Defamatory Comments – Employee Perspective and Employer’s Defences

Defamatory Comments – Employee Perspective and Employer’s Defences

High-profile and multimillion-dollar cases launched by celebrities Rebel Wilson, Geoffrey Rush, and a Melbourne dentist suing over a bad Google review, have brought increased attention to defamation action in Australia. Celebrities and determined dentists aside, what does defamation look like for employees in the workplace?

Defamation actions in Australia are governed by substantially uniform Defamation Acts of each State and Territory. In Victoria, the applicable law is the Defamation Act 2005 (Vic), which operates alongside the tort of defamation. A ‘tort’ is a civil wrong that causes a person harm or loss. 

Defamation can occur in written or verbal form, or be published, heard, or read by at least one other person, and must damage a person’s reputation – for example, by causing ordinary, reasonable members of society to think less of someone,[1] exposing the person to ridicule, or causing others to shun or avoid them.

An aggrieved person may bring a defamation claim to the particular jurisdiction or location (state or federal) where the defamatory statement is published. In Victoria, The Magistrates’ Court can hear civil disputes up to the value of $100,000. Where a greater claim for monetary relief is sought, the County Court can hear defamation proceedings in its Defamation List.

An example of workplace defamation can be seen in the case of Bristow v Adams [2012] NSWCA 166, where a supervisor was defamed by an accounts manager. After resigning, the accounts manager sent an email to other employees and the Human Resources Manager criticising her supervisor. This included calling the supervisor “belittling and unprofessional”, “untrustworthy and cunning by nature”, and “of questionable and dishonest character”. The court found there was defamation and awarded the supervisor $10,000 in damages.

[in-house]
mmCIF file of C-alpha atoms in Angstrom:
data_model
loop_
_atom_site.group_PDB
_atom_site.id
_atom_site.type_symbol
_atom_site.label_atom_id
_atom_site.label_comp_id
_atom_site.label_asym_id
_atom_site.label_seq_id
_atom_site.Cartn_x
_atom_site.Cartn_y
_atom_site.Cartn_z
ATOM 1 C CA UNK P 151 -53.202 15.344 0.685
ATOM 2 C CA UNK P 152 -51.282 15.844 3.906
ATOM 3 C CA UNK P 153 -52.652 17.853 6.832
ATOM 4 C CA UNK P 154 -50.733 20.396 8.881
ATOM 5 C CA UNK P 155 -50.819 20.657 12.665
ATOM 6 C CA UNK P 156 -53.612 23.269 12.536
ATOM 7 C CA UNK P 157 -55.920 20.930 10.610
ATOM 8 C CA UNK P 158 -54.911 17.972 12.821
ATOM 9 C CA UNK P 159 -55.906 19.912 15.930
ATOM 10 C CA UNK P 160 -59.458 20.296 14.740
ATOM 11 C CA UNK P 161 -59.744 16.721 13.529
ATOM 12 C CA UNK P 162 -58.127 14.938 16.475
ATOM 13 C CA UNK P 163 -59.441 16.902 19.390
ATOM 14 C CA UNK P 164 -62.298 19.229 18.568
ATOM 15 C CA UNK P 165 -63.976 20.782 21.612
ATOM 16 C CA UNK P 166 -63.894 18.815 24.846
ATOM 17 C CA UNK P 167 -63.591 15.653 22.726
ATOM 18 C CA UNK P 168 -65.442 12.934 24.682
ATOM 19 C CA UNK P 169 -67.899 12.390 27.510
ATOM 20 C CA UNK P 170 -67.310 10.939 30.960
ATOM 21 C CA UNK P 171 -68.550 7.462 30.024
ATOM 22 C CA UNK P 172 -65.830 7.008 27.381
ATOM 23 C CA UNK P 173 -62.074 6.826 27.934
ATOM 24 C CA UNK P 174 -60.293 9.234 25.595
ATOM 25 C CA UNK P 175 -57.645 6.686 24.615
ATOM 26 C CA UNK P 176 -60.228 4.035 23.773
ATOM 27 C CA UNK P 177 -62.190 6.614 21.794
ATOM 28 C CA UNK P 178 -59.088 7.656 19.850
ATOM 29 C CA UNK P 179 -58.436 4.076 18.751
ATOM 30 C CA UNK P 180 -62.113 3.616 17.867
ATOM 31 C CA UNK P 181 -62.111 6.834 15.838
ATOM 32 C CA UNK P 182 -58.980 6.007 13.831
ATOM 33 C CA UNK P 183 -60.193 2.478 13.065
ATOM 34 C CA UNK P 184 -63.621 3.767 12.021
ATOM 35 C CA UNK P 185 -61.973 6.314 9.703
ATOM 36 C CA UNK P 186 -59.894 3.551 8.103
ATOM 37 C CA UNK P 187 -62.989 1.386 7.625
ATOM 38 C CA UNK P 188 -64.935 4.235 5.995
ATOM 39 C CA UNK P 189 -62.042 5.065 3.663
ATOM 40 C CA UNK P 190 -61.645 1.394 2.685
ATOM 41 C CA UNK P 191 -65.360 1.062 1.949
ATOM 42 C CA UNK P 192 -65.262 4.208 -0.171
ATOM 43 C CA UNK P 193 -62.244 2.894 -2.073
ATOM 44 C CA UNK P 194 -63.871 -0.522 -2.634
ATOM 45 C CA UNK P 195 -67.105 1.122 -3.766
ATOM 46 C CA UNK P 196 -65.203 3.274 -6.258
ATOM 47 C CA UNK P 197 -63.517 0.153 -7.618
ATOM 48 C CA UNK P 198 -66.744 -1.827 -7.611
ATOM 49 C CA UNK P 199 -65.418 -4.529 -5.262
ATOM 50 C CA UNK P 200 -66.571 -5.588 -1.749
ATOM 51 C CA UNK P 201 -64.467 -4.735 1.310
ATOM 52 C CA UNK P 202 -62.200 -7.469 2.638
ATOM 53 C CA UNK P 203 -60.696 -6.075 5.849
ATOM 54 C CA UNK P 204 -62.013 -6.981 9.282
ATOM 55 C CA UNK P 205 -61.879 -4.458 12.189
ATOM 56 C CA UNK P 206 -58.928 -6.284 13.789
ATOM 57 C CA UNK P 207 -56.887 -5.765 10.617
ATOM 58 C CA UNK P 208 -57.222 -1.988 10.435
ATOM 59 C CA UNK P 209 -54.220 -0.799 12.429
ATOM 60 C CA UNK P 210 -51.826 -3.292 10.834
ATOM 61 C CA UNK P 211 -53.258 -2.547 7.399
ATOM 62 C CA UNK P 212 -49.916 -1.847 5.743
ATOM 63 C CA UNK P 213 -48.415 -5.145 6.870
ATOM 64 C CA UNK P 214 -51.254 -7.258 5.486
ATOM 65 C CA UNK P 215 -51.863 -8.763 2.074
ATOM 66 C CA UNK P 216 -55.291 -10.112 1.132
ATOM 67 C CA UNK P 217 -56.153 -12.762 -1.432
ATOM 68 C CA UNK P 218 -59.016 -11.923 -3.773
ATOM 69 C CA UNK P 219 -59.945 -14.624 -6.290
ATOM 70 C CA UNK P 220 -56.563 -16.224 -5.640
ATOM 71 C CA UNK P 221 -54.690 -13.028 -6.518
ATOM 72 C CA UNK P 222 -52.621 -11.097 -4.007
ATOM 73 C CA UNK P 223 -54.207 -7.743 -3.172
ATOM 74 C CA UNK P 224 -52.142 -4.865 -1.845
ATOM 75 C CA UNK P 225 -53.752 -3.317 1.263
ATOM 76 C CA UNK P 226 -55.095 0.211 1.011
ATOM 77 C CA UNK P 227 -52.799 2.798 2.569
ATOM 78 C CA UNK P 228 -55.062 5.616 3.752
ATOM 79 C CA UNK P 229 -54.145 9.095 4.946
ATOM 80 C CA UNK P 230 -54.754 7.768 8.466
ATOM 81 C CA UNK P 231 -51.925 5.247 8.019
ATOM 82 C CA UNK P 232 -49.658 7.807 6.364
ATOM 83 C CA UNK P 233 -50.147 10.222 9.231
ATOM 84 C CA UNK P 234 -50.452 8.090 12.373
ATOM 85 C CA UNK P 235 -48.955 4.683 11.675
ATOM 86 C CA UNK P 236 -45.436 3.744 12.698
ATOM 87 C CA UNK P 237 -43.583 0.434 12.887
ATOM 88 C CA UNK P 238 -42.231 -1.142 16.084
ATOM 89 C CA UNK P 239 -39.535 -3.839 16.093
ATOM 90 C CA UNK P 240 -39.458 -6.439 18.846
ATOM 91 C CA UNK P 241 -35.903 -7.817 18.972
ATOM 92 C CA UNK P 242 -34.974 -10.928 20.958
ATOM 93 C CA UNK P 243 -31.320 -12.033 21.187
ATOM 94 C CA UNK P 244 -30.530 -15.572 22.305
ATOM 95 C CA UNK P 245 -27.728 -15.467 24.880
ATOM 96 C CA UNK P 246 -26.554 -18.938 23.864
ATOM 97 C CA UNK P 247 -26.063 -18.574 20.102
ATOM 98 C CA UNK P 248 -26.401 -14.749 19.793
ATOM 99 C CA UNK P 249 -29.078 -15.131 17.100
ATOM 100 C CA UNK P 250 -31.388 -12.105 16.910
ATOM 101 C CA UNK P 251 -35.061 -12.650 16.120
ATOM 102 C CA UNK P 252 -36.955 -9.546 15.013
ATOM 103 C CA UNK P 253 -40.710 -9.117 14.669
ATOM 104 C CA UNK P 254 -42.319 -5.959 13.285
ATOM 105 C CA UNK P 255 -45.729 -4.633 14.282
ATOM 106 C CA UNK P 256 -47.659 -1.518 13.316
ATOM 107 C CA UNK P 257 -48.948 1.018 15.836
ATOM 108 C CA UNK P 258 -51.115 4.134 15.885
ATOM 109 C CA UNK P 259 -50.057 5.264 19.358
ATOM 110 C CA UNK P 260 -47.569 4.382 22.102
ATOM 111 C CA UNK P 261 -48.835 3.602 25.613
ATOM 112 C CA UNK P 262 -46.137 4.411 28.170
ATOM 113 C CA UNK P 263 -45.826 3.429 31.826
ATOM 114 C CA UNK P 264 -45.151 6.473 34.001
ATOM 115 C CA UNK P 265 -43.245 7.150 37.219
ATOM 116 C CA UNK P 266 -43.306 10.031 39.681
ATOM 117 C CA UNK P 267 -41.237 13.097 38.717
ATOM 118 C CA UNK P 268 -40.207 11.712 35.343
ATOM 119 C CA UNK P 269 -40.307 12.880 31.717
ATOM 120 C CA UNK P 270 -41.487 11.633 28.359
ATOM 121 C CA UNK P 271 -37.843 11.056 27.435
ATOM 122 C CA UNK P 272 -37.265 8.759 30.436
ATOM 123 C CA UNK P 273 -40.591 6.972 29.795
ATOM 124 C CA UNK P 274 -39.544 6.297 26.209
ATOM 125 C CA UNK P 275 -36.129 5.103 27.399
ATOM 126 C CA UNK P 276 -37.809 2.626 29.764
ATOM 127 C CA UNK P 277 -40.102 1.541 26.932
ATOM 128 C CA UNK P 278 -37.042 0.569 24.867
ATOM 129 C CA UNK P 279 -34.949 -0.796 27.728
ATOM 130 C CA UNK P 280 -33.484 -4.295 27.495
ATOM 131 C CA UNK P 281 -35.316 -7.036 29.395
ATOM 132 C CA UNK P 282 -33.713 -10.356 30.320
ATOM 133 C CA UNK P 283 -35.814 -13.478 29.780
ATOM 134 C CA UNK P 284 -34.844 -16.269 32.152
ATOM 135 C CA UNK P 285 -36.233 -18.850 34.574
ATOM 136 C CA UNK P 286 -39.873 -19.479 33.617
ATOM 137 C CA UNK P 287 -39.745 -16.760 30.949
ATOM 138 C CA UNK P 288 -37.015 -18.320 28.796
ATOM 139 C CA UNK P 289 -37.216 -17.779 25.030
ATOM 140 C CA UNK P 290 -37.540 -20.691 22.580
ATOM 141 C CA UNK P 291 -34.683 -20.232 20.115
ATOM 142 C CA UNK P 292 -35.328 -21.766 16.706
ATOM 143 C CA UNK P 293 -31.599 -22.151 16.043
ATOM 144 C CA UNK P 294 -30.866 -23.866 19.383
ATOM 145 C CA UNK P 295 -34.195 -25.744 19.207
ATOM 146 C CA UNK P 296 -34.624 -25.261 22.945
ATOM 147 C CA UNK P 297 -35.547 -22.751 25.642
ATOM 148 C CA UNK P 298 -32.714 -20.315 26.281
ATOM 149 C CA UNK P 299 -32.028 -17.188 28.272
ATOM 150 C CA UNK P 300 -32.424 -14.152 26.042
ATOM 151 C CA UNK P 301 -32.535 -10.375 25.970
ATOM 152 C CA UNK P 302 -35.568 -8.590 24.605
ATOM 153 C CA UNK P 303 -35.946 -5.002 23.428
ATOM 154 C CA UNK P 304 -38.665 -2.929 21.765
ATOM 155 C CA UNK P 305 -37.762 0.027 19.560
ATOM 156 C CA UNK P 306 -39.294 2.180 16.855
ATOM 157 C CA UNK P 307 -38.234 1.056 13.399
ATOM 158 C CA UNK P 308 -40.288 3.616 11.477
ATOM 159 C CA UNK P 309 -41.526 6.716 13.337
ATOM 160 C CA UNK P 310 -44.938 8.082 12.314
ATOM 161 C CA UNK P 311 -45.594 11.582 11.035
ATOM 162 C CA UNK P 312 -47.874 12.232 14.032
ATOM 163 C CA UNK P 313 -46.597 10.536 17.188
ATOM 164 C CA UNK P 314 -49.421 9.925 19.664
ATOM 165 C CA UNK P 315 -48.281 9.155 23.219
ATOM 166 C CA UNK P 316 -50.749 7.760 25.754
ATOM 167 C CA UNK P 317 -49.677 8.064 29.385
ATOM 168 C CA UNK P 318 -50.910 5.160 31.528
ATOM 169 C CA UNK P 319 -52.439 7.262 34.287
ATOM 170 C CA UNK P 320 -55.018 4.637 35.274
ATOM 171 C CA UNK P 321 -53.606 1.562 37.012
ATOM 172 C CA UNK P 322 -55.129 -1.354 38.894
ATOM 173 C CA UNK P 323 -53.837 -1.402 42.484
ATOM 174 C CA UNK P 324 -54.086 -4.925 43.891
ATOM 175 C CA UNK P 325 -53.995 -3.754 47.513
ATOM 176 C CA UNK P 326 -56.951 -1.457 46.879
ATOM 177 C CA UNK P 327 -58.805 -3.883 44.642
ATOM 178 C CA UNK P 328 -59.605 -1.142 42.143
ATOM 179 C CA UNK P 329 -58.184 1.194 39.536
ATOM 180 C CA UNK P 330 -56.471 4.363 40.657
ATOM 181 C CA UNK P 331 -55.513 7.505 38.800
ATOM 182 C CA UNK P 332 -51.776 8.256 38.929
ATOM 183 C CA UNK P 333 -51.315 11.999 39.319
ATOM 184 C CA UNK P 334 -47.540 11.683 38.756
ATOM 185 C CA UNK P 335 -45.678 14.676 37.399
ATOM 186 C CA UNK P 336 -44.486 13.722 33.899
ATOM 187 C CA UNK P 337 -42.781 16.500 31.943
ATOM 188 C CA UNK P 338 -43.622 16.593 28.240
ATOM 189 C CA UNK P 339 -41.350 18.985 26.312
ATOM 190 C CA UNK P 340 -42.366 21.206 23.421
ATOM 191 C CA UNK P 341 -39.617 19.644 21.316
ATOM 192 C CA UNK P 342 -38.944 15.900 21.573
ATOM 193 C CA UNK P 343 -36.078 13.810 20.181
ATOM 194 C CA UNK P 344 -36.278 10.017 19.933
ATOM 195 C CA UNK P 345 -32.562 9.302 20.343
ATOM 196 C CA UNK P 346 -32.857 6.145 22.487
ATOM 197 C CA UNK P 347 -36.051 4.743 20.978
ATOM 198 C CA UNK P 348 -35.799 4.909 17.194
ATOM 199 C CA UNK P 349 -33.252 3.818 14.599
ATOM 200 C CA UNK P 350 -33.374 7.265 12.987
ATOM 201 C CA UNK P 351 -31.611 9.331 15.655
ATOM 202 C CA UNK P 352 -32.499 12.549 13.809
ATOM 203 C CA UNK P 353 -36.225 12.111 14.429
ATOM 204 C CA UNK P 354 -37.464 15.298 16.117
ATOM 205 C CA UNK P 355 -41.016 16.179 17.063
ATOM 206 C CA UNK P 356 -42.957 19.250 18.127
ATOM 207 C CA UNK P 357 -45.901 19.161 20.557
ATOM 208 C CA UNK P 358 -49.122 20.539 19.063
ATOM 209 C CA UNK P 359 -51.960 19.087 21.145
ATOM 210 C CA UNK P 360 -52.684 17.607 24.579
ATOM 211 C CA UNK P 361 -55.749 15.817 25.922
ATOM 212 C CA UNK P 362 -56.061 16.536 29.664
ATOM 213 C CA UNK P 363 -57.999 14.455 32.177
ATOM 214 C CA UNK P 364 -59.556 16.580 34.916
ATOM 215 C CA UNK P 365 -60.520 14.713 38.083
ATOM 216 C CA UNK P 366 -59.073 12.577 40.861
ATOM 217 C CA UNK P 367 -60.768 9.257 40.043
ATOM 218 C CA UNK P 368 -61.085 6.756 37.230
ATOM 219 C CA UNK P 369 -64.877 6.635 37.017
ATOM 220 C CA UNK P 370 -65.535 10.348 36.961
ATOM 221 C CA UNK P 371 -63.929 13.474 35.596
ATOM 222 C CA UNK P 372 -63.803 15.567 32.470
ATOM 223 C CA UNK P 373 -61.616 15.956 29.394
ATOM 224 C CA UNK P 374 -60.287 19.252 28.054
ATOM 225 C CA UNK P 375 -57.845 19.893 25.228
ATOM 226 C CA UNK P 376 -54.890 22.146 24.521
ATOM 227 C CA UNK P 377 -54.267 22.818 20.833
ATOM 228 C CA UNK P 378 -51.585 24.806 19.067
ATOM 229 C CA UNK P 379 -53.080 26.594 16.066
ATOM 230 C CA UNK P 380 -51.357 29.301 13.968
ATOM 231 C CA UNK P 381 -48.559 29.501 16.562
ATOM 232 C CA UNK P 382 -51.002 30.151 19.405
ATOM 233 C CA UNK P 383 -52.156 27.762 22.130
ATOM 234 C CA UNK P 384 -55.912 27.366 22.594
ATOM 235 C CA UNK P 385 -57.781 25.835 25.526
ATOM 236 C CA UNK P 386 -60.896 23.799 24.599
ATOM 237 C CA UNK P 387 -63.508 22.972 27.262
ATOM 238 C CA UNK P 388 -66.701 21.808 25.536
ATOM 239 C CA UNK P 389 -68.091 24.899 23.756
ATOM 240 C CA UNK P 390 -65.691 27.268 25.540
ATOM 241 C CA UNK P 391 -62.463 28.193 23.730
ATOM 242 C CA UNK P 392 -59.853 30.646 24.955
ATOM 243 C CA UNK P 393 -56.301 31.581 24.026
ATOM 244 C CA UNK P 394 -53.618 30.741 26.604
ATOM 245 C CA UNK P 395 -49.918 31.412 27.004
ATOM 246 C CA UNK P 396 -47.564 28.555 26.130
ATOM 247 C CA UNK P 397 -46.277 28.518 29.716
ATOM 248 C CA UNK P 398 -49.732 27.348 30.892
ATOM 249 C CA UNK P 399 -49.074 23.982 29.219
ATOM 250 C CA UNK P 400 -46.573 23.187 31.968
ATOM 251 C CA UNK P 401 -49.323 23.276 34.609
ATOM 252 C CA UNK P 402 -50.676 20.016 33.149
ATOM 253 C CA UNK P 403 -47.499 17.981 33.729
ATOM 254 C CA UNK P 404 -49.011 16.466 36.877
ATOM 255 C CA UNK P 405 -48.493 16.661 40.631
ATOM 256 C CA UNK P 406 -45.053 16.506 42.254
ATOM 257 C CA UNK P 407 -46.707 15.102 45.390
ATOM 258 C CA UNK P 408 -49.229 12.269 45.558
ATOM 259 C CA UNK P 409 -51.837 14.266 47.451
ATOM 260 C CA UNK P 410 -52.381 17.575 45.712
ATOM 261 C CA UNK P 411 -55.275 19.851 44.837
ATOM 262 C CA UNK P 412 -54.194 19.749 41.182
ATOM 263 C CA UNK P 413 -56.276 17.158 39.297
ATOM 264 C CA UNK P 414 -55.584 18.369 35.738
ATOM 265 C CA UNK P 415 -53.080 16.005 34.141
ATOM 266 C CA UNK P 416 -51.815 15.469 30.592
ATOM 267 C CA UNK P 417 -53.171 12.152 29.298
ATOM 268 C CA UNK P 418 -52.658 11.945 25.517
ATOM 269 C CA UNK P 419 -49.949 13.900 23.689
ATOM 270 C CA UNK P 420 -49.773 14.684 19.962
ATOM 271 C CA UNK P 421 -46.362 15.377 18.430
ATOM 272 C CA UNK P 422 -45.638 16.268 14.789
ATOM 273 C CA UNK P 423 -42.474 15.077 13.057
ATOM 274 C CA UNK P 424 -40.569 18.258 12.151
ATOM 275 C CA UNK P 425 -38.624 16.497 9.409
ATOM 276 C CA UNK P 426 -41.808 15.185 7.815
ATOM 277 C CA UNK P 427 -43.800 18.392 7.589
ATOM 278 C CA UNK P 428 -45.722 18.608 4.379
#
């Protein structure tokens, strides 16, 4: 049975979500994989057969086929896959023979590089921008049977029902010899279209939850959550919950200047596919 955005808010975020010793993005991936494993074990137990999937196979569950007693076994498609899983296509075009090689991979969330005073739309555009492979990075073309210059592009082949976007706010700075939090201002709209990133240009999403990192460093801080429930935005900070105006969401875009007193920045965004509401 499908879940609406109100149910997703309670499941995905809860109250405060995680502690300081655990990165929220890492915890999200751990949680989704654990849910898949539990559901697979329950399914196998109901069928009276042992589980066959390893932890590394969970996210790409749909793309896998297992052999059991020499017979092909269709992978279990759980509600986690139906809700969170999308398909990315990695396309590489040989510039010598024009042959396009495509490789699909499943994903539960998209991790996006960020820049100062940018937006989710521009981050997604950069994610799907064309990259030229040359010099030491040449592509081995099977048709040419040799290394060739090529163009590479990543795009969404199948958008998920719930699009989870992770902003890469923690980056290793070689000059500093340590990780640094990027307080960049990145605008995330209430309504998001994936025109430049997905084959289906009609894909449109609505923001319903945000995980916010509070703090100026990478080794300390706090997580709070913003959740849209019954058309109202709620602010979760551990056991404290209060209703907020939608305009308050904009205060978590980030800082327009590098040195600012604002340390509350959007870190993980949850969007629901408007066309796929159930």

However, the nature of the workplace makes it difficult for defamation actions to succeed. Employers may defend themselves by proving defamatory imputations are substantially true,[2] or by proving the statements are opinion based on proper material,[3] in addition to other defences listed Division 2, Part 4 of the Defamation Act 2005 (Vic).

A common defence raised by employers is the defence of “qualified privilege”,[4] where the employer establishes, they have a duty to publish defamatory material, that the publication was fairly made, and there was no malice.[5] This defence has been successfully raised in Wong v National Australia Bank Ltd [2021] FCA 671, where the employer emailed employees about resourcing changes to its Internet Banking Team. In its email, the employer stated its manager’s replacement and thanked her for her significant contributions. The manager alleged the employer made defamatory imputations that she was incompetent or had misconducted herself. Snaden J held that the announcement concerned important structural and personnel changes that impacted various teams, so there was valid community interest in making the announcement.[6]

Employees considering taking defamation action should note that there is generally a limitation period of one year for bringing claims.[7] If you believe this applies to you, contact the lawyers at McDonald Murholme for further advice.


[1] Dye v Commonwealth Securities [2012[ FCA 242, [684] (Buchanan J).

[2] Defamation Act 2005 (Vic) s 25.

[3] Defamation Act 2005 (Vic) s 31.

[4] Defamation Act 2005 (Vic) s 30.

[5] Wong v National Australia Bank Ltd [2021] FCA 671.

[6] Wong v National Australia Bank Ltd [2021] FCA 671, [371].

[7] Defamation Act 2005 (Vic) s 6.

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